Learn from our mistakes (yes, we’ve made sweaters … and hats … and mittens … and other things that didn’t fit)! Do your gauge swatch.

~ Cecilia and Laura

PS Check out our video podcast, the Yarn Mews, for more useful tips – and some silliness.

3K Holiday Gift Guide 2017

Hanukkah, Christmas, New Year’s, Winter Solstice… Whatever holiday you are buying for is right around the corner, so we thought we should give you some ideas of great gifts for people on your list.

For Anyone

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Ovella Wool Dryer BallsFor the eco-conscious

These dryer balls help speed up drying, control static clean, last for hundreds of washes, and completely eliminate the need for dryer sheets.

 

 

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SoakGreat Stocking Stuffer 

Soak is our go-to wool and delicates cleaner.

 

 

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Gleener to Go For the Style Maven

Some people always look put together, and their clothes are impeccable. This handy tool helps rid clothing of pills and lint, plus it’s the perfect size for travel.

 

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Lolo Bar Gift Sets – For Travelers and Makers

These little gift sets are perfect for people who travel and for makers of all types. Keep their hands soft with a Cuticle Intensive and two travel sized Lolo To Go lotion bars with our Gift Set. The Lolo Travel Lite Set has a mini-deodorant, mini-face pudding, Lolo To Go, and a mini-lip balm.

 

 

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Bullenbees Skin Care Because it’s Winter

Locally made Bullenbees products are filled with vitamins (much more than most other skin care products) and are beloved by our customers. The Chapped Hand & Foot Therapy is our favorite item and comes in a travel size, 6 oz tube, or 8 oz pump bottle.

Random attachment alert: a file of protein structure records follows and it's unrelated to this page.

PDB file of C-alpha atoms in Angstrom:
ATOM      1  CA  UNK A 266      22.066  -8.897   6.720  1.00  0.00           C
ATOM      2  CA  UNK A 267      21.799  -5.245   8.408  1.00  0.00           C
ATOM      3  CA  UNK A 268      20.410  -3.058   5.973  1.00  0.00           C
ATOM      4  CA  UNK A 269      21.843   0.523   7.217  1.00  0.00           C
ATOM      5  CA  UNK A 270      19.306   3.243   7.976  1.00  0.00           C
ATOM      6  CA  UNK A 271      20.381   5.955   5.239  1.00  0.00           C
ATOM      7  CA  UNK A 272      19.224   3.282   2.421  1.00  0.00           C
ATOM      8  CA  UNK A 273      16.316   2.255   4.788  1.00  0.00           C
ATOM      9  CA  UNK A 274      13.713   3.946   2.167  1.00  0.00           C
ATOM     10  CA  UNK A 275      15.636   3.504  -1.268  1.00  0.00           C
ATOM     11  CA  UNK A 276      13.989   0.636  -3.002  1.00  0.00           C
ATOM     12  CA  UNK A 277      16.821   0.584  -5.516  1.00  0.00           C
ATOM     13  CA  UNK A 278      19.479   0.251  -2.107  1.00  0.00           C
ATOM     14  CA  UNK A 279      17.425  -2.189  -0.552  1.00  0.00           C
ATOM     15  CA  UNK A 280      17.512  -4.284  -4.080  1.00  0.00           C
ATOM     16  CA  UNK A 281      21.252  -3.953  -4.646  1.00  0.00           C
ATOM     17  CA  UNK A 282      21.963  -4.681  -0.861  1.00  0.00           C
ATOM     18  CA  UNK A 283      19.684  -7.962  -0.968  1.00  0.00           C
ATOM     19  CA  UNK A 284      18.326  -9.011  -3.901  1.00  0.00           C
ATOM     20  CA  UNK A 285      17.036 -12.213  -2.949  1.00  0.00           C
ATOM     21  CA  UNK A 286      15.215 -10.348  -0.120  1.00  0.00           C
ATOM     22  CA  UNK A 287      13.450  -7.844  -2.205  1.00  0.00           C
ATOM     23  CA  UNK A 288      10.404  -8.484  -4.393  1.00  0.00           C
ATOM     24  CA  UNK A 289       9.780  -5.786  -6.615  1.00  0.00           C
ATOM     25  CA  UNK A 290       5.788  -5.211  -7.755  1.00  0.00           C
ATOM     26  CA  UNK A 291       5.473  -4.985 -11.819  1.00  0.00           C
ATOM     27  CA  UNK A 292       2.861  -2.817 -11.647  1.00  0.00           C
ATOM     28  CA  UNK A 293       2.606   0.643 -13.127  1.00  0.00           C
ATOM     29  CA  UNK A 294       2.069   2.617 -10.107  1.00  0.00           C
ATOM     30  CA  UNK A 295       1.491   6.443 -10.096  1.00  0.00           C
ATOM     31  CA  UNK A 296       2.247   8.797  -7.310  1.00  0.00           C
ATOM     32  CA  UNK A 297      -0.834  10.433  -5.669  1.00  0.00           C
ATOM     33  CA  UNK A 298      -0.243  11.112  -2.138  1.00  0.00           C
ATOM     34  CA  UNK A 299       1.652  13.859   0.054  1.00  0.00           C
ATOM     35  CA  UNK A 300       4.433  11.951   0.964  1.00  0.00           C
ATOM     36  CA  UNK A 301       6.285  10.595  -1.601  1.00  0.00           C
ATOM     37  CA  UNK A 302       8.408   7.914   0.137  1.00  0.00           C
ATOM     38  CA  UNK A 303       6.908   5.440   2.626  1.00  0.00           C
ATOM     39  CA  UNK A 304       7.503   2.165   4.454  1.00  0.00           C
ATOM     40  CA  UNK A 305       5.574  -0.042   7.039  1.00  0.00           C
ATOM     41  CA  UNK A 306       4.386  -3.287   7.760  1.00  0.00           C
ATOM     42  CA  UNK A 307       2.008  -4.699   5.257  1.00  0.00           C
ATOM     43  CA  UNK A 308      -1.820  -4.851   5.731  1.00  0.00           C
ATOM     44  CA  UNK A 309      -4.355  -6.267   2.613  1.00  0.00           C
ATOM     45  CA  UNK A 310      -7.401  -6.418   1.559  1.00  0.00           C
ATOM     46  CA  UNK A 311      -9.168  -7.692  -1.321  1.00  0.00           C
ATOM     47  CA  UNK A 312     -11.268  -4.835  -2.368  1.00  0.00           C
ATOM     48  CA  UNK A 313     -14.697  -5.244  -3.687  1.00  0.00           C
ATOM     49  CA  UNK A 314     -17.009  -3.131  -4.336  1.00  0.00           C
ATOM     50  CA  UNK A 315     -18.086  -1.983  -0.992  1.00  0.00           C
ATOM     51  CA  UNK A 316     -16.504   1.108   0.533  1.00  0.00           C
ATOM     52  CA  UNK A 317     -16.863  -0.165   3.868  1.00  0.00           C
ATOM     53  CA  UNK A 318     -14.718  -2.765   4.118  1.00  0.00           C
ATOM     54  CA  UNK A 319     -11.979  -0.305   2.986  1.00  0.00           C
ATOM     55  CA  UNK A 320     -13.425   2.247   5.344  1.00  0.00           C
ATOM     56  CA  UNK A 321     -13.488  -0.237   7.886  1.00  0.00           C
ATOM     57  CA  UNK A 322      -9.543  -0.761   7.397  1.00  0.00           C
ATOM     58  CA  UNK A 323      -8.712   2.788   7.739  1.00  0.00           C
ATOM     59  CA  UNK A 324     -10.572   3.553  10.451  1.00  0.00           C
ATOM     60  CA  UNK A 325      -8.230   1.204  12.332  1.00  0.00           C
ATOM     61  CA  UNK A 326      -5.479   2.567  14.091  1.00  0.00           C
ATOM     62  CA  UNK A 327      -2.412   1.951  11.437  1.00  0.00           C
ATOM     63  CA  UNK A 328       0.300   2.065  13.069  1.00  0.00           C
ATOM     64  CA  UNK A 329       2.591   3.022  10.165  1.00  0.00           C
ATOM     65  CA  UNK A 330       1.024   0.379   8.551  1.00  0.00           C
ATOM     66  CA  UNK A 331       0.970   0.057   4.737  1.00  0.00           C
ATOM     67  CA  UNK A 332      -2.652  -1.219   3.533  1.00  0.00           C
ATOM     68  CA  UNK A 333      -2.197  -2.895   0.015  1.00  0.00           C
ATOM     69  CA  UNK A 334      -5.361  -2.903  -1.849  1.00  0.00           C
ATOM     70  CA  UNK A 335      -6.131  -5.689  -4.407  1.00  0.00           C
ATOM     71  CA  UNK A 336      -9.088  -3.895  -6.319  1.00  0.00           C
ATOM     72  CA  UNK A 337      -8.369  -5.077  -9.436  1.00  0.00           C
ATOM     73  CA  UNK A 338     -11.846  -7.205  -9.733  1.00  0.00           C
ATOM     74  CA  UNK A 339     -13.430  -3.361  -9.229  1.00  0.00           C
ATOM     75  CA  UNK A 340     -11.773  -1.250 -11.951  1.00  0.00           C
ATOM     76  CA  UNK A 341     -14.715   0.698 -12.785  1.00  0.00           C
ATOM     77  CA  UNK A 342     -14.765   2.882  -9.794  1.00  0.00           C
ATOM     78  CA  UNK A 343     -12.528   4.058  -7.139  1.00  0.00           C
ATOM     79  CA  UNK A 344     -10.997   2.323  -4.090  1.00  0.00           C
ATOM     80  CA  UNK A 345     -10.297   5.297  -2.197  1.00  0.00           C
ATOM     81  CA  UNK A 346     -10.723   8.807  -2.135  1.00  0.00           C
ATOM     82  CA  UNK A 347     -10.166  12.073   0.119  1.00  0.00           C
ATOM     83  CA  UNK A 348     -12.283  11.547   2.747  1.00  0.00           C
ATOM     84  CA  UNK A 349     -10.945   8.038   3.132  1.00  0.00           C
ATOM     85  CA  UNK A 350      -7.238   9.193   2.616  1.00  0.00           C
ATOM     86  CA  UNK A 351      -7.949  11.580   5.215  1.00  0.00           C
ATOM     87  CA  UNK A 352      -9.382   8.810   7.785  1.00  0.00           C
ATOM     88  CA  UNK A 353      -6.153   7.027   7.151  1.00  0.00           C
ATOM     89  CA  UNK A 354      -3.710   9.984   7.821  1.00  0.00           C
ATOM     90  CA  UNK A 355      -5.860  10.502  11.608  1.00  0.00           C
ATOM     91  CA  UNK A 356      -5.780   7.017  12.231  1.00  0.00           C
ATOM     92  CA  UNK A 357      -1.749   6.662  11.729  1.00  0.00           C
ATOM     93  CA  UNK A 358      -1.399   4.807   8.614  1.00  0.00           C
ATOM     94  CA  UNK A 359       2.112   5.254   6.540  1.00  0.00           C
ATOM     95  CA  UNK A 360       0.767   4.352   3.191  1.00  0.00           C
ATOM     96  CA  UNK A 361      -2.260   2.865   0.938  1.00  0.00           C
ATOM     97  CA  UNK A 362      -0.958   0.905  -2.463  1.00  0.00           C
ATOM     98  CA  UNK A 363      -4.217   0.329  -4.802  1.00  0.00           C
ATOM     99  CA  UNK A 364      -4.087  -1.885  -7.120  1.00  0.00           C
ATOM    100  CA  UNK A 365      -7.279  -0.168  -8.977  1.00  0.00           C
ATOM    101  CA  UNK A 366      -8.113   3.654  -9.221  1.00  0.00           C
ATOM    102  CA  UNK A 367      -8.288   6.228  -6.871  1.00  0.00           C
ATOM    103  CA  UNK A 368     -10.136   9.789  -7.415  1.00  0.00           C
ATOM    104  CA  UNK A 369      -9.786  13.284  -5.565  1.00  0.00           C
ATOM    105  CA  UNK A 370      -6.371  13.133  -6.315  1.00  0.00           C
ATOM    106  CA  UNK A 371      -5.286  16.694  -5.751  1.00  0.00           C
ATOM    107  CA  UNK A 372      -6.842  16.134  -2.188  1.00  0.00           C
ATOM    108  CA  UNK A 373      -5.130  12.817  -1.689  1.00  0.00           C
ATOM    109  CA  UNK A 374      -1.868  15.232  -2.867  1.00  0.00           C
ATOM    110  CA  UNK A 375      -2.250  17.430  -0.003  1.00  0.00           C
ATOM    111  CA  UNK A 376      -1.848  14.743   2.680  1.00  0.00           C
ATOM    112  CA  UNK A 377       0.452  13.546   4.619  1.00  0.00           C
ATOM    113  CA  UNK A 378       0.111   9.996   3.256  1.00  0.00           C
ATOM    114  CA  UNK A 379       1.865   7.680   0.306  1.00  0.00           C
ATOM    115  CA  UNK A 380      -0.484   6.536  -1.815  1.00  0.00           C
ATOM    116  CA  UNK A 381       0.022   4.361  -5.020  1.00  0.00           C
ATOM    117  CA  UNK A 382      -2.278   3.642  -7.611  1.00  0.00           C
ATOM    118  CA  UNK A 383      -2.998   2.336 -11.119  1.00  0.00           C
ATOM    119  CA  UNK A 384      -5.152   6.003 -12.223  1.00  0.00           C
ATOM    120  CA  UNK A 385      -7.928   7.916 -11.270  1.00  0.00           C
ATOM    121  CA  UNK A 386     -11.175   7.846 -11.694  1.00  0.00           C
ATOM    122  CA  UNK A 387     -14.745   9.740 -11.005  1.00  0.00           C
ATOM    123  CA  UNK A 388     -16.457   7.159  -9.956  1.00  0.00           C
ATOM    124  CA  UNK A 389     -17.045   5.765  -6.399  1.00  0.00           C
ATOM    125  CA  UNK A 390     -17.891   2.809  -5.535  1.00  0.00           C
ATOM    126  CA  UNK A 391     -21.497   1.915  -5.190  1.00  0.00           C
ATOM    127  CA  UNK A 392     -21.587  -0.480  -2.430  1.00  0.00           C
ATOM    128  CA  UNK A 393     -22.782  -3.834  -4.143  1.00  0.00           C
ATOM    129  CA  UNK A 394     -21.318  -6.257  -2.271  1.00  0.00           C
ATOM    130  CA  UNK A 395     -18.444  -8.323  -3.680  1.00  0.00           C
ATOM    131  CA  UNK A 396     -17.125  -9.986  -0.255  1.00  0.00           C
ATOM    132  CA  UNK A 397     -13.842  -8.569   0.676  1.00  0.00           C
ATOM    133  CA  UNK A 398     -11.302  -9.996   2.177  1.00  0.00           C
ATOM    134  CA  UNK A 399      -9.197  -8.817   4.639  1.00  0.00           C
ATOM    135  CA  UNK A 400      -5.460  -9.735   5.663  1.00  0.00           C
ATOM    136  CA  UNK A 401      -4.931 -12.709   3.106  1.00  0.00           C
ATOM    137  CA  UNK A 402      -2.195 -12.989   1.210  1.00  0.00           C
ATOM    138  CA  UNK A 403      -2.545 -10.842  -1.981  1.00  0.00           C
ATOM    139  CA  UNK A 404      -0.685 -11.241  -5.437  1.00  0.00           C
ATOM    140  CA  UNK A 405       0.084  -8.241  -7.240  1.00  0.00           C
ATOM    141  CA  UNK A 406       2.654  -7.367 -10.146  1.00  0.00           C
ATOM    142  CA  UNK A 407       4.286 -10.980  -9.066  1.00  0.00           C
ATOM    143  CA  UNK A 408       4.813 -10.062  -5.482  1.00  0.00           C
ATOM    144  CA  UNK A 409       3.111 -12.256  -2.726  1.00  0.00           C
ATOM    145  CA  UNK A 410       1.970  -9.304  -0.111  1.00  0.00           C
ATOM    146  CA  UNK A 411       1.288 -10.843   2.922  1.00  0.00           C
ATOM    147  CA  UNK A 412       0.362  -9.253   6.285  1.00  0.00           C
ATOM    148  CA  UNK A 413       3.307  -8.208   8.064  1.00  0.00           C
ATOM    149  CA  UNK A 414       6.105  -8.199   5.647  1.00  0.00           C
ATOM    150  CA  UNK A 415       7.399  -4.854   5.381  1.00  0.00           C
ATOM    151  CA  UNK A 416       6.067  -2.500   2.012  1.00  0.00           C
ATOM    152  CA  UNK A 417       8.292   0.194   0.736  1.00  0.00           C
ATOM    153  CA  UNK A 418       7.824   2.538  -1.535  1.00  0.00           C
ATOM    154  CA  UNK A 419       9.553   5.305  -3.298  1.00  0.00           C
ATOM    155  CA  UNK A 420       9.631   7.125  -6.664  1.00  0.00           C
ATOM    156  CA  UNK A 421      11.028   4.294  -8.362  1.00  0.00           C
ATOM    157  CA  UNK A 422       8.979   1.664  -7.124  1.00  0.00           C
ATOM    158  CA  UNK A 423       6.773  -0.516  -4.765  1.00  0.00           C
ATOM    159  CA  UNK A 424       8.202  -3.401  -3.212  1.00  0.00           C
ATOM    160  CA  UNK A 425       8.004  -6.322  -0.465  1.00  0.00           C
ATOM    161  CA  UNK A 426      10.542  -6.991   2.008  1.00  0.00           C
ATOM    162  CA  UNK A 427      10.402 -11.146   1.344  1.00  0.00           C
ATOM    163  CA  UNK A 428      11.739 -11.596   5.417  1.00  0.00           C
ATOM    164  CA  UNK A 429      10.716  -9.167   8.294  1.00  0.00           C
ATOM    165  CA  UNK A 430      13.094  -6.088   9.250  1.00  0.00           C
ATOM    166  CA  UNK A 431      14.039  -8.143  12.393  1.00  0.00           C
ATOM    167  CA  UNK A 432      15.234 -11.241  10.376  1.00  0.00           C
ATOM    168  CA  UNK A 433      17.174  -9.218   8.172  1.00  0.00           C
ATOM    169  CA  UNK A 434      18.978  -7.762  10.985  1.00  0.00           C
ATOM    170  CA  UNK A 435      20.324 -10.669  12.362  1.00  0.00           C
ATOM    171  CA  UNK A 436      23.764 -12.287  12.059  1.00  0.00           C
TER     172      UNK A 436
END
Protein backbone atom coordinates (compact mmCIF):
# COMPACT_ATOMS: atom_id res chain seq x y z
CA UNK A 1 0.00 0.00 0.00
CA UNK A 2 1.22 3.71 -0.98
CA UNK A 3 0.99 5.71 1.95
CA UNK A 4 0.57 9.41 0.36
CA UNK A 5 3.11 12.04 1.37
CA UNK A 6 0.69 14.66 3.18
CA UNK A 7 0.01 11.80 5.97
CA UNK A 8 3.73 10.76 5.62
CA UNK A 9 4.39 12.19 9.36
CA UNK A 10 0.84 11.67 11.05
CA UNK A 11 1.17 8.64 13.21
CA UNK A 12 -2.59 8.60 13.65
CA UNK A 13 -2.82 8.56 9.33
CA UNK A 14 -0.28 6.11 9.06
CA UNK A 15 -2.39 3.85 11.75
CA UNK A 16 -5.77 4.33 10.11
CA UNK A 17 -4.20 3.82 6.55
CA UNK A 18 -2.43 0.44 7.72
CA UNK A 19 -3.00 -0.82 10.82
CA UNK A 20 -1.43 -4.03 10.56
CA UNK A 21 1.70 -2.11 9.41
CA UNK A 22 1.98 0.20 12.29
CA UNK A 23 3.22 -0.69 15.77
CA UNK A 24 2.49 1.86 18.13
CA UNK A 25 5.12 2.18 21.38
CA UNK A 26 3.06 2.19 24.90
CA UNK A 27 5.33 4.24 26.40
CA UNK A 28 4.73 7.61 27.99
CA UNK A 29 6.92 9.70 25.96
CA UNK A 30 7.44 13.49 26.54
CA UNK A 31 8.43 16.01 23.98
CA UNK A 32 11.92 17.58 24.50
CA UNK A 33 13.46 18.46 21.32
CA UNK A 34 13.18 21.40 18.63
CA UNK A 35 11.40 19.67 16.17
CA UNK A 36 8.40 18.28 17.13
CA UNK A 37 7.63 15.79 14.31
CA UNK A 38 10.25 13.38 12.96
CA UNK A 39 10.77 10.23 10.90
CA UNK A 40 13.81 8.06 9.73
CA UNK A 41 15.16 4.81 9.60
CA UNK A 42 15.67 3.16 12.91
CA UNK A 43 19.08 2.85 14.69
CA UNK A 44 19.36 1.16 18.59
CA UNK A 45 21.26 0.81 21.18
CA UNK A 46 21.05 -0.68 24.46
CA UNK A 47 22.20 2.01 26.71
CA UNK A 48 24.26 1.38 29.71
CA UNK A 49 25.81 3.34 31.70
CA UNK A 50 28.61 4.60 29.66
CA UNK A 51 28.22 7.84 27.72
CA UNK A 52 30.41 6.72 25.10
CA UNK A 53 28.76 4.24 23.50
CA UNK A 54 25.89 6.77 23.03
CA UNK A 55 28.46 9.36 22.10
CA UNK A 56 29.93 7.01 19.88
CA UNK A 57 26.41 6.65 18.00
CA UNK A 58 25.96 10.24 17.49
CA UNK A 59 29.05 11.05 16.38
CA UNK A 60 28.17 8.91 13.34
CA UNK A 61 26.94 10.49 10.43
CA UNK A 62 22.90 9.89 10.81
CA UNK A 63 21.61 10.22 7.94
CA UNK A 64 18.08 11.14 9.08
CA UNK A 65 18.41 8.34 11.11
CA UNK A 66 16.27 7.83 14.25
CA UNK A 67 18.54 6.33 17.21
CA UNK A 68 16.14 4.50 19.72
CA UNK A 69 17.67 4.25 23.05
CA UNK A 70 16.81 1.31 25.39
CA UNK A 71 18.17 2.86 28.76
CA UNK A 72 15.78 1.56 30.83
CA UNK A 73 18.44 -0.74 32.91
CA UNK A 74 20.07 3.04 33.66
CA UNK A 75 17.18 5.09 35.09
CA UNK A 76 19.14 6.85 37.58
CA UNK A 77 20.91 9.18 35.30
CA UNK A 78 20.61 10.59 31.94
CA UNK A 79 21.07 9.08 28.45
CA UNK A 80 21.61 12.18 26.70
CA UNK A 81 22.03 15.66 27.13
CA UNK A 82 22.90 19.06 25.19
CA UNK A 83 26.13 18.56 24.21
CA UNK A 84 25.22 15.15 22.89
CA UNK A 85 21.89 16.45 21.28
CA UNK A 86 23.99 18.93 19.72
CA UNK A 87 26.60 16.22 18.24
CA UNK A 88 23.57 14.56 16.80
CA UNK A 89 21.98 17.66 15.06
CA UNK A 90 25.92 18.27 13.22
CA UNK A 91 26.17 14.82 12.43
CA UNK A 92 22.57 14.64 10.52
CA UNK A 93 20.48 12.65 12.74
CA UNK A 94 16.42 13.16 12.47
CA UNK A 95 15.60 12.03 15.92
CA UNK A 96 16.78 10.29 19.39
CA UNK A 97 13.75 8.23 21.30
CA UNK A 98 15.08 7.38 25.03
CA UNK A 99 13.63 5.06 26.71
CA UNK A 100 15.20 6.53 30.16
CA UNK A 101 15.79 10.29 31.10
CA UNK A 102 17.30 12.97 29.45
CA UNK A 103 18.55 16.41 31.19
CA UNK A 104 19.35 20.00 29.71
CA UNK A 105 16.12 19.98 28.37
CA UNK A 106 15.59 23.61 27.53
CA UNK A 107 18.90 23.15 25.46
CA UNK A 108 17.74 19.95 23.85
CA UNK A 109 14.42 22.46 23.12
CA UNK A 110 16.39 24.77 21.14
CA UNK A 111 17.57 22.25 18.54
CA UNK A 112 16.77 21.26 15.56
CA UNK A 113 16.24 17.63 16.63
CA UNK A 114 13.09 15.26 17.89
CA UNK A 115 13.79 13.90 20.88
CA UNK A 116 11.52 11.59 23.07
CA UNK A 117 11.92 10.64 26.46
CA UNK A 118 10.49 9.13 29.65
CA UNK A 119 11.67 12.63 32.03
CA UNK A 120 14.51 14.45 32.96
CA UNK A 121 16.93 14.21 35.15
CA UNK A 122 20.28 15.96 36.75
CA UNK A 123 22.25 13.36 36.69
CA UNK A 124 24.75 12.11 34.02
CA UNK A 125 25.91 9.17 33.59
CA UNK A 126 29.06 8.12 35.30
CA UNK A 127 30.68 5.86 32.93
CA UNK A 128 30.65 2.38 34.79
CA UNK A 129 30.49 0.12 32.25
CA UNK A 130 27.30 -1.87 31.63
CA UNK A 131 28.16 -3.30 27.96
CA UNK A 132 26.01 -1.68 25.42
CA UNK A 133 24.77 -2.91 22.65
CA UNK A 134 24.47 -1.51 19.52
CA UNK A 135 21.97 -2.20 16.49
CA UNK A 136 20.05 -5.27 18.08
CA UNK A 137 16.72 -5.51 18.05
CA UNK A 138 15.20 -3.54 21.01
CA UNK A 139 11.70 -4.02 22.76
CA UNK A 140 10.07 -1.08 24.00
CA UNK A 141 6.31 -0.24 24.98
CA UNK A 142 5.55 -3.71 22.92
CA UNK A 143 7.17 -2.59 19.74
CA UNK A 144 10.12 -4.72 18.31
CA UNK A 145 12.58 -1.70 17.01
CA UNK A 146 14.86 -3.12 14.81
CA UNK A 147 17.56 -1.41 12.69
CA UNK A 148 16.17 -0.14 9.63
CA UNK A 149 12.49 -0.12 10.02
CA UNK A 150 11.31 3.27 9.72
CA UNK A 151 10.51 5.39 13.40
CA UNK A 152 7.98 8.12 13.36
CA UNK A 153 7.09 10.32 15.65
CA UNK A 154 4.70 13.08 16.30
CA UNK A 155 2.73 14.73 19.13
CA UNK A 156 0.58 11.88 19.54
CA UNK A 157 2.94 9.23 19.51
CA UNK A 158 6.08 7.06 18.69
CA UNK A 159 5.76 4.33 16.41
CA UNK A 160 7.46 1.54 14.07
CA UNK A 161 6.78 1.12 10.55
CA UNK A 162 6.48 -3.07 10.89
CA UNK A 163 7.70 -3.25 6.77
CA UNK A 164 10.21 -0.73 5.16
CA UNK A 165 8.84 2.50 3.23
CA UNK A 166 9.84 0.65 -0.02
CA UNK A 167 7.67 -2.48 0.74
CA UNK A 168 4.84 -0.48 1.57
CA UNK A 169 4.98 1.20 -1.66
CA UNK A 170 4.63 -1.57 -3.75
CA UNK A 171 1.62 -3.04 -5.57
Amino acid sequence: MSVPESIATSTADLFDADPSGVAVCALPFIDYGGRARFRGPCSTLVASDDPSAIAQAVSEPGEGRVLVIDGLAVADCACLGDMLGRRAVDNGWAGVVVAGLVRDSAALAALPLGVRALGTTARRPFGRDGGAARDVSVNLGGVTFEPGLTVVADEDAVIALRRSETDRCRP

Beginning ClassFor the Novice Maker

With the new year, our beginning classes will be ready to go again! Click for more information about Needlepoint, Knitting, Crochet, or Rigid-Heddle Weaving. All classes (except weaving) can also be handled as private or private group lessons. Just call us at 651-457-4969 for more details. (See below for children’s classes.)

 

Minnesota Maker DecalsFor Established Makers

Help your maker show their love of their state and their craft with these 5″ decals – a 3 Kittens exclusive! Perfect for cars, laptops, windows, and more.

 

For Children

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Bundle Up Betty For the Girl Who Loves Dress Up

Bundle Up Betty is a wooden version of the paper doll. Little girls (or their adult makers) can create their own outfits to dress Betty in. Patterns are available on Ravelry to knit, but sewn clothes would be great as well.

 

 

 

Kids Knit Too Bunny

Kids Knit Too Class – For Little Makers-to-Be

Schedule your little ones (ages 10 and up, please) for two private lessons with our knitting instructor to learn how to cast on, knit, bind off, and create a cute little bunny. After the Kids Knit Too Class, your little maker will be on her/his way to a knitting life.

 

For Needlepointers

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Needle Bling/Magnets 

Needle magnets are essential to needlepointing – they keep your needles handy and safe when not in use. And, if you have to use needle magnets, why not make them something special with these blingy ones? (Sorry, not available on line.)

 

 

 

Stella Light TableStella Light

These are our favorite lights by far! With Tri-Spectrum Technology which allows users to easily change their light from a warm spectrum similar to incandescent lights, to a natural white similar to sunlight, to a cool white similar to moonlight and  5-level dimming, the Stella light is simply the best. Available in floor, table or clamp models.